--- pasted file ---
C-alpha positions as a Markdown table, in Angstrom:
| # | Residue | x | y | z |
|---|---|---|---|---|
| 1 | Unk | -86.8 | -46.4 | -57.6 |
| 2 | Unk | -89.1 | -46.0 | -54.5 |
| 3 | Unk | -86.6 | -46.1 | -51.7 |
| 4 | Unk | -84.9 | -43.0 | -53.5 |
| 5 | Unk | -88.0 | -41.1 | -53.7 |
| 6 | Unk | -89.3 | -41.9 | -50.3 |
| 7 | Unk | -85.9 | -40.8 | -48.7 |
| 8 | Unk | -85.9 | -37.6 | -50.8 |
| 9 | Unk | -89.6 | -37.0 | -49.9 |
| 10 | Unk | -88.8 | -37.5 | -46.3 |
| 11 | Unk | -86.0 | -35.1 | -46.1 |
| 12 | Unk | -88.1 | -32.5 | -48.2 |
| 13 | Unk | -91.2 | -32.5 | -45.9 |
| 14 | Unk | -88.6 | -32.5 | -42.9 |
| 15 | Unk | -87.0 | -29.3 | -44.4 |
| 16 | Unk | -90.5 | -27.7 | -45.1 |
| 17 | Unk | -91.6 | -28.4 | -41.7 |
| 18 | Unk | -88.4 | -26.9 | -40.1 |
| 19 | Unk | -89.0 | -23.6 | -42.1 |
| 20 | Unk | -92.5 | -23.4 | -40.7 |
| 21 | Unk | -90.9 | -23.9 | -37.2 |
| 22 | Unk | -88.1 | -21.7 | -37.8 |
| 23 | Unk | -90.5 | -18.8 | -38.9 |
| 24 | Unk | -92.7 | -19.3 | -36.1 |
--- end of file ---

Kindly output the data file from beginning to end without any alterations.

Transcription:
C-alpha positions as a Markdown table, in Angstrom:
| # | Residue | x | y | z |
|---|---|---|---|---|
| 1 | Unk | -86.8 | -46.4 | -57.6 |
| 2 | Unk | -89.1 | -46.0 | -54.5 |
| 3 | Unk | -86.6 | -46.1 | -51.7 |
| 4 | Unk | -84.9 | -43.0 | -53.5 |
| 5 | Unk | -88.0 | -41.1 | -53.7 |
| 6 | Unk | -89.3 | -41.9 | -50.3 |
| 7 | Unk | -85.9 | -40.8 | -48.7 |
| 8 | Unk | -85.9 | -37.6 | -50.8 |
| 9 | Unk | -89.6 | -37.0 | -49.9 |
| 10 | Unk | -88.8 | -37.5 | -46.3 |
| 11 | Unk | -86.0 | -35.1 | -46.1 |
| 12 | Unk | -88.1 | -32.5 | -48.2 |
| 13 | Unk | -91.2 | -32.5 | -45.9 |
| 14 | Unk | -88.6 | -32.5 | -42.9 |
| 15 | Unk | -87.0 | -29.3 | -44.4 |
| 16 | Unk | -90.5 | -27.7 | -45.1 |
| 17 | Unk | -91.6 | -28.4 | -41.7 |
| 18 | Unk | -88.4 | -26.9 | -40.1 |
| 19 | Unk | -89.0 | -23.6 | -42.1 |
| 20 | Unk | -92.5 | -23.4 | -40.7 |
| 21 | Unk | -90.9 | -23.9 | -37.2 |
| 22 | Unk | -88.1 | -21.7 | -37.8 |
| 23 | Unk | -90.5 | -18.8 | -38.9 |
| 24 | Unk | -92.7 | -19.3 | -36.1 |